Another option is to set up paddocks using woven wire fence. This is typically the most expensive option but is also the most permanent.
Check out my article on The Best Pig Fences to learn more.
What types of pigs should I raise?
There are generally two types of pigs. There are lard pigs and there are bacon pigs.
Lard pigs are a type of pig that were traditionally raised for producing lard.
Since lard is not commonly used anymore, these pigs have fallen out of favor in recent times. However, there has been a resurgence with these types of pigs as more and more small farmers are raising them for their great tasting pork and other characteristics.
Bacon pigs are a type of pig that were traditionally raised for producing a lot of bacon. Bacon pigs are currently the most common types of pigs.
There are also full size pigs and small size pigs that are sometimes called “compact” pigs.
The type of pig you choose will depend largely on what type of pig operation you are planning on running and what type of pork you are wanting to produce.
What breed of pigs should I raise?
Each breed of pig has it’s own characteristics, dispositions, flavors, growth rates, and sizes.
Full size heritage breeds include the Berkshire, Large Black, Hampshire, Yorkshire, Red Wattle, Duroc, Tamworth, Chester White, Mulefoot, Poland China, Choctaw, Gloucestershire Old Spots, Mangalitsa, and more.
I plan on writing about each of these individual breeds in the future. For now, a quick Google search will give you some good info about them.
Small size heritage breeds includes the Guinea Hog (not to be confused with the guinea pig) and Kunekune.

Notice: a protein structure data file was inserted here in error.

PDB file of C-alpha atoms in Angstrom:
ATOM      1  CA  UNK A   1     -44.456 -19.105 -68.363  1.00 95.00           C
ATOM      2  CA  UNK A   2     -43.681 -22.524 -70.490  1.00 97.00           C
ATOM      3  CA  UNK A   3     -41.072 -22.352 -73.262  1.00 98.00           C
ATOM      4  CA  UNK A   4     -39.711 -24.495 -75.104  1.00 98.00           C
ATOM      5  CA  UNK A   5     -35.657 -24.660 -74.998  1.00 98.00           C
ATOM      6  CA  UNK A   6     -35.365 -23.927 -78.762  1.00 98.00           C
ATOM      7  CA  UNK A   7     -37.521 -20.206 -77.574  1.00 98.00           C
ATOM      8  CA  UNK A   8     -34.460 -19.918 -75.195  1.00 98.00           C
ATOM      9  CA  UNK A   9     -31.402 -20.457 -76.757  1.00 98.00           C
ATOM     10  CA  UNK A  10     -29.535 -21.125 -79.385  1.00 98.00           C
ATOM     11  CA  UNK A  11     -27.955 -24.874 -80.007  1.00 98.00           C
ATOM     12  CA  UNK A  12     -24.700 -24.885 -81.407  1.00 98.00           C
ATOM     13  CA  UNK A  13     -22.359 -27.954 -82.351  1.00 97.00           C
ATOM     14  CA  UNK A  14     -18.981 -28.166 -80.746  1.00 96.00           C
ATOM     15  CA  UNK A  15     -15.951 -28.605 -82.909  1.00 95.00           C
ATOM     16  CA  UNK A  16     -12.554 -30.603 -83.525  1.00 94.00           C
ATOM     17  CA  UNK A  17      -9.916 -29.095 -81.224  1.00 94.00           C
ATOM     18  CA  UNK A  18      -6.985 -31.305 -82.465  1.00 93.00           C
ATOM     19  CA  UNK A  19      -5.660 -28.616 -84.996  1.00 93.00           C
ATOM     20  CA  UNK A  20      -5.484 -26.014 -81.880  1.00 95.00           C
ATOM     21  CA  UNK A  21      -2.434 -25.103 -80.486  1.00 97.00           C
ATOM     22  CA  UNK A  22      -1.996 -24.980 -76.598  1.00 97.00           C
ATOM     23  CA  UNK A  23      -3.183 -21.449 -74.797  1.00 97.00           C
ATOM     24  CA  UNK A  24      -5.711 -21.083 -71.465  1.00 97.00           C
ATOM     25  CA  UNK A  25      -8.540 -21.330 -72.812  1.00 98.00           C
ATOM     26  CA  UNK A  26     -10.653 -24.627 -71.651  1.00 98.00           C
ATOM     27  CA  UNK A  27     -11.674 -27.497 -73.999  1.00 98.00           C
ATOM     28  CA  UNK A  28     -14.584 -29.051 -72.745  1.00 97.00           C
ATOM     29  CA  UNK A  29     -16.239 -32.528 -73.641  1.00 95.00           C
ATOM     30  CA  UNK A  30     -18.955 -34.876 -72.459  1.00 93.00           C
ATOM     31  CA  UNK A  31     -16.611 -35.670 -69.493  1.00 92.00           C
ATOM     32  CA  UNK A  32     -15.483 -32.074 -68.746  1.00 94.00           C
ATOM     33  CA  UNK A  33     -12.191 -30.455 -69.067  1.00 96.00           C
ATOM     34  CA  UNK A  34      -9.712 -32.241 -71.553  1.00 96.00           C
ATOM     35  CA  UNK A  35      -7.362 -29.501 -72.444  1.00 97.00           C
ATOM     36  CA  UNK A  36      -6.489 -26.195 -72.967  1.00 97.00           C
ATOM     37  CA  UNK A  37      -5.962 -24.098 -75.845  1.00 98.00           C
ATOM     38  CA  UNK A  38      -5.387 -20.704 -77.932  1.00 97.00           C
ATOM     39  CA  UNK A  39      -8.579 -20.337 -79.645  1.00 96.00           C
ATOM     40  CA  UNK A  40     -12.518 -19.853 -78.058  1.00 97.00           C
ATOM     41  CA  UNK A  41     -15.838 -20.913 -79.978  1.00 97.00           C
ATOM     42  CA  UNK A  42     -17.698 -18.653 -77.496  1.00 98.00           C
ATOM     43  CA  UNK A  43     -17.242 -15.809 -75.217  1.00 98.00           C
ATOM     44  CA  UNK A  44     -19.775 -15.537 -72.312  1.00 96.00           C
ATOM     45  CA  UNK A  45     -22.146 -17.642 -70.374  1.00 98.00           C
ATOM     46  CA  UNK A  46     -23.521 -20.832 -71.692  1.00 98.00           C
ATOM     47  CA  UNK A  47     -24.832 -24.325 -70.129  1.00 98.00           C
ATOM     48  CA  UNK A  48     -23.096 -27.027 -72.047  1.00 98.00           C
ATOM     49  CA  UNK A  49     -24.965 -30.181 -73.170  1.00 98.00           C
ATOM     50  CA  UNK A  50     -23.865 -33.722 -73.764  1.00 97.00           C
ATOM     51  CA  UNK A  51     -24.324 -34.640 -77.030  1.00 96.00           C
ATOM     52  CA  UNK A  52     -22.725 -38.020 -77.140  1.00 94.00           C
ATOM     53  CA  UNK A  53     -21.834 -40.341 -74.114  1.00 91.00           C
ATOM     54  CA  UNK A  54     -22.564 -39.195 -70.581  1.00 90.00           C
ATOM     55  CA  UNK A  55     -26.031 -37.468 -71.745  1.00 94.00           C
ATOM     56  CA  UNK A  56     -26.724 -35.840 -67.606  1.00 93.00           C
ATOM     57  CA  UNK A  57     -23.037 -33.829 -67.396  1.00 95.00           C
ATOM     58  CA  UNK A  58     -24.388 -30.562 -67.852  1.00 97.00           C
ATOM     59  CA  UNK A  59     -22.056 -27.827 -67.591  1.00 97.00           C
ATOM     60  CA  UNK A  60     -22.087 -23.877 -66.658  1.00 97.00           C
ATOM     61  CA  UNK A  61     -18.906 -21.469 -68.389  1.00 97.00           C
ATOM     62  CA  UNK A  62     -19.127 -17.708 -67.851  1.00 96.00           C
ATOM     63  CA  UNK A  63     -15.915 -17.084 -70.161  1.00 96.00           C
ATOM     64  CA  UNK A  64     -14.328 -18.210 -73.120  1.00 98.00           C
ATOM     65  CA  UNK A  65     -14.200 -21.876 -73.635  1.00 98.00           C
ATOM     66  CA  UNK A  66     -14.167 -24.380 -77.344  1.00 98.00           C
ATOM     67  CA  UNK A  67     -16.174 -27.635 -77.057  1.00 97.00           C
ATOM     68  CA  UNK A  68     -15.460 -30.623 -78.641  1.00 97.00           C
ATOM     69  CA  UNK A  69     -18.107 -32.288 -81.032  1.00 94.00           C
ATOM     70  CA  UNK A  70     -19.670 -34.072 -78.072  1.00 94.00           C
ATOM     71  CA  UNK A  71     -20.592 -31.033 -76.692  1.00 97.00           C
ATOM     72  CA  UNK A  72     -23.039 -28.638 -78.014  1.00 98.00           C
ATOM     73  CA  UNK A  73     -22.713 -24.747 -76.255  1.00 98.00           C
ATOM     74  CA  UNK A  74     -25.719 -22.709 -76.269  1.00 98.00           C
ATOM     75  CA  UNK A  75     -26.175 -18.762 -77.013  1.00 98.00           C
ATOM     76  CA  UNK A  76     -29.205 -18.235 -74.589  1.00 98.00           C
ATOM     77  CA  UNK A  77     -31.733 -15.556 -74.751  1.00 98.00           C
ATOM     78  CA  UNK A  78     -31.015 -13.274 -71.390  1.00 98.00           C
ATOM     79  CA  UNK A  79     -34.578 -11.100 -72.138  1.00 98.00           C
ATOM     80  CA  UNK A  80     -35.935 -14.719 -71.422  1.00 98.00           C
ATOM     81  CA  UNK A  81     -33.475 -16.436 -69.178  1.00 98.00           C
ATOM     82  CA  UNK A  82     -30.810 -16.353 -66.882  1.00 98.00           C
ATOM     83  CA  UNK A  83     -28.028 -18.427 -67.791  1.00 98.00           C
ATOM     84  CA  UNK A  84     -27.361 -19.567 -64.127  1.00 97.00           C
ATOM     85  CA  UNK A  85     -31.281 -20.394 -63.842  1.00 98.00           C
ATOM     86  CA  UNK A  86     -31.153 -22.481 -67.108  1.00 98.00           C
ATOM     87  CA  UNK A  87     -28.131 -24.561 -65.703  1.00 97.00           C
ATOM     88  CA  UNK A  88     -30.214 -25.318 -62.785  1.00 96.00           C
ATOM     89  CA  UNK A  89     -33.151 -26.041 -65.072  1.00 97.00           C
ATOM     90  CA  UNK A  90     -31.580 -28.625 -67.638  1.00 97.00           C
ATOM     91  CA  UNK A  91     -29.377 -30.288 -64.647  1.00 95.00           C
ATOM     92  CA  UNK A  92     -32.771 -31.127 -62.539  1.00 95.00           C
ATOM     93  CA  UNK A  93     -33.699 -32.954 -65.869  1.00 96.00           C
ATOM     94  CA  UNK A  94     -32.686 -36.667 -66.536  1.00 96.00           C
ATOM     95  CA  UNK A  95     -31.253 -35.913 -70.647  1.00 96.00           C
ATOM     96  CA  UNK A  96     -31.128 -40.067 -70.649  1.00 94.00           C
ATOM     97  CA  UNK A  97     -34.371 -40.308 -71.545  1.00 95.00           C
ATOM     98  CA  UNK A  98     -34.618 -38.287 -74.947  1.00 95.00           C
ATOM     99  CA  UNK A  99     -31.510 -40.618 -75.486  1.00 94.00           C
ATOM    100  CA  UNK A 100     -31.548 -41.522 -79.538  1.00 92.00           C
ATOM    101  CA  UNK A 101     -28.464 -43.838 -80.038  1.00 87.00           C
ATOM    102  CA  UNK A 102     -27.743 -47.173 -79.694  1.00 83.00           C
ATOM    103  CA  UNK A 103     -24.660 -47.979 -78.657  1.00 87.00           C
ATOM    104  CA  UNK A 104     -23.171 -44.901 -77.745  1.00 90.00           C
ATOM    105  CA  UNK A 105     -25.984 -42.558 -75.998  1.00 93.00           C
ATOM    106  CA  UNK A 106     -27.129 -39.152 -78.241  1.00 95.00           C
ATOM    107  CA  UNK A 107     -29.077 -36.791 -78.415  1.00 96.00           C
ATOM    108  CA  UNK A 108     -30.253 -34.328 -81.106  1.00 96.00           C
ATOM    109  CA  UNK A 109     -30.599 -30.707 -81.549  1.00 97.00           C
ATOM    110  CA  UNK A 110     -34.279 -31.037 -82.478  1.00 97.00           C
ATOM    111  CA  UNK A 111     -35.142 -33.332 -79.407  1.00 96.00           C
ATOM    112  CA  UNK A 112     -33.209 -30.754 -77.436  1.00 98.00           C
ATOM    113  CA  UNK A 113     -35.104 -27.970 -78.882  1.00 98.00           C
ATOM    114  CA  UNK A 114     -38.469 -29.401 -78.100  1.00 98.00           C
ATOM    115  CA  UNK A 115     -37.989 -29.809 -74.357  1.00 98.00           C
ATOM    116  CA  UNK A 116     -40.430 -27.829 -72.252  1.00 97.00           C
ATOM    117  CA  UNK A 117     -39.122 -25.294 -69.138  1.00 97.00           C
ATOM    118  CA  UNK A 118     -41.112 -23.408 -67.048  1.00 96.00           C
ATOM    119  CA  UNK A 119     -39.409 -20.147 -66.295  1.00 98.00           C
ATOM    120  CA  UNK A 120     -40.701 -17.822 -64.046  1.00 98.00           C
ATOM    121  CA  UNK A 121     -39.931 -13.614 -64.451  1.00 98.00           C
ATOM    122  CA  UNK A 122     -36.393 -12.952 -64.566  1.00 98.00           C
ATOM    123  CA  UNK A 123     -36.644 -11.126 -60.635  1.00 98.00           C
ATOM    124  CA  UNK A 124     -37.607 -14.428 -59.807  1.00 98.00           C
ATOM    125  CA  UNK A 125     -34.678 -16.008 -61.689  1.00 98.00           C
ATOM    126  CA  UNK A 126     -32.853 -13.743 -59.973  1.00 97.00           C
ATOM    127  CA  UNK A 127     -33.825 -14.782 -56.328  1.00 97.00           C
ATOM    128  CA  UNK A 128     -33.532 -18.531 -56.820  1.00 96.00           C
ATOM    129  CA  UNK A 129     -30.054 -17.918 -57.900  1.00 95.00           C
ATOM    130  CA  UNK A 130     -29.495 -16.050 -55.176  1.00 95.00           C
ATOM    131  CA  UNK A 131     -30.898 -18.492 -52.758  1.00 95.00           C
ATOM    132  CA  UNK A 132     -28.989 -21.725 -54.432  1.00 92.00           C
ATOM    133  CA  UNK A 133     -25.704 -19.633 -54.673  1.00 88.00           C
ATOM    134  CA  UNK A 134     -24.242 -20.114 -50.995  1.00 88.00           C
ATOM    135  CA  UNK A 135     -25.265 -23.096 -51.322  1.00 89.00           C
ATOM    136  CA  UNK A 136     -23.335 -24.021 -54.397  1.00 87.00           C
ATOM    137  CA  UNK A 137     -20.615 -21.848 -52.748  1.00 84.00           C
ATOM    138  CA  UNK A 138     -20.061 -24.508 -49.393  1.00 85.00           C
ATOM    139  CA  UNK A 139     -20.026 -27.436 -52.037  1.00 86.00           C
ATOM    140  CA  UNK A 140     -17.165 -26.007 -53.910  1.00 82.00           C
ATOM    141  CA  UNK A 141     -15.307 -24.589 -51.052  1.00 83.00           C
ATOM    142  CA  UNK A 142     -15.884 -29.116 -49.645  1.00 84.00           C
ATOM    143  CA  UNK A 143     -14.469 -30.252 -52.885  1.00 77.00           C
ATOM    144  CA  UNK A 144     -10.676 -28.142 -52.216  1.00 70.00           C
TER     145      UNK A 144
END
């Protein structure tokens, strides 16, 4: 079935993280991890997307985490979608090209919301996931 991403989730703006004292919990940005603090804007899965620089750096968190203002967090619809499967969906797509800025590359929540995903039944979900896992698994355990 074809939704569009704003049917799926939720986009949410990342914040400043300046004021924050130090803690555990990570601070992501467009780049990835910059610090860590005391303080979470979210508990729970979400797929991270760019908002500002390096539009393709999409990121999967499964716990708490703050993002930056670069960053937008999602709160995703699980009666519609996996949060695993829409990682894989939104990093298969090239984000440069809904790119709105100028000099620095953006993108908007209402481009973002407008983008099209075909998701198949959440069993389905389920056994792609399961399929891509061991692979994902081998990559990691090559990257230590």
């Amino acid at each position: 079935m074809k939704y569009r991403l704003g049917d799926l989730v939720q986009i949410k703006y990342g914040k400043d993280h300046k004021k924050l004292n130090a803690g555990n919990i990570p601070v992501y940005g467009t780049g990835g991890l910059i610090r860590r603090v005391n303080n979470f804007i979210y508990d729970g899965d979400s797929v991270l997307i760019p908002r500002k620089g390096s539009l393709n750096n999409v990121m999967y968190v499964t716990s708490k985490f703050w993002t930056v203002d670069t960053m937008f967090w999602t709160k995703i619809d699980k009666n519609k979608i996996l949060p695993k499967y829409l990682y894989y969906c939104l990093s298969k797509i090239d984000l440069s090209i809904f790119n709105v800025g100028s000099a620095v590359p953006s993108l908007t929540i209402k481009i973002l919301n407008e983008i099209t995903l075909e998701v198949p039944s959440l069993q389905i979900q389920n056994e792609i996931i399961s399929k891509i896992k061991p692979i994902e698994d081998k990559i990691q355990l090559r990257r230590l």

I have personally raised both of these breeds and love them. They have a great disposition and can gain weight from foraging alone.
The downside to these breeds are that they don’t get as large as regular pigs do. But their pork is still great in my opinion.
If you have a small farm, a smaller breed is probably better for you. If you have a large farm and want to produce a lot of pork, a large breed may be better for you.
When just starting out, don’t get too hung up on the type of breed you should raise. Try a few different types if you aren’t sure.
It may be difficult to find the exact breed you want in the area you live. I recommend buying pigs that you can easily get at first.
I also wouldn’t recommend spending a lot of money on purebred piglets when starting out. Get your feet wet with simply raising pigs at first. After that, you’ll have a better idea about what you want to do.
How do you haul pigs?
The best way to haul pigs is with a livestock trailer. Even a small horse trailer or bumper trailer will work as well.
If you decide to make your own trailer, you’ll need to make it extremely strong.
I recently had someone show up to my farm to buy some pigs from me with a homemade trailer. He used a flatbed bumper trailer and had built sides on it by using what looked like deck boards.
Long story short, we got the pigs loaded into the trailer but, as soon as we shut the homemade door, they broke right through it.
Pigs are strong and they don’t prefer to be confined. So your pig trailer needs to be tough.
With all of this in mind, you can still get creative. I know a farmer who made a pig hauler out of an old minivan. He put a fence behind the driver’s seat and took the seats out of the back.
You can’t haul as many pigs that way but it worked for him.
Also, loading pigs can be tricky. This is especially true for those of us who raise pigs on pasture. Check out my article on Loading Pigs Into a Trailer Is Easy Using This Method to learn how to do this.
How do you process pigs?
In the U.S., if you want to sell the pork you produce on your farm, your pigs must be processed at a USDA inspected processing facility.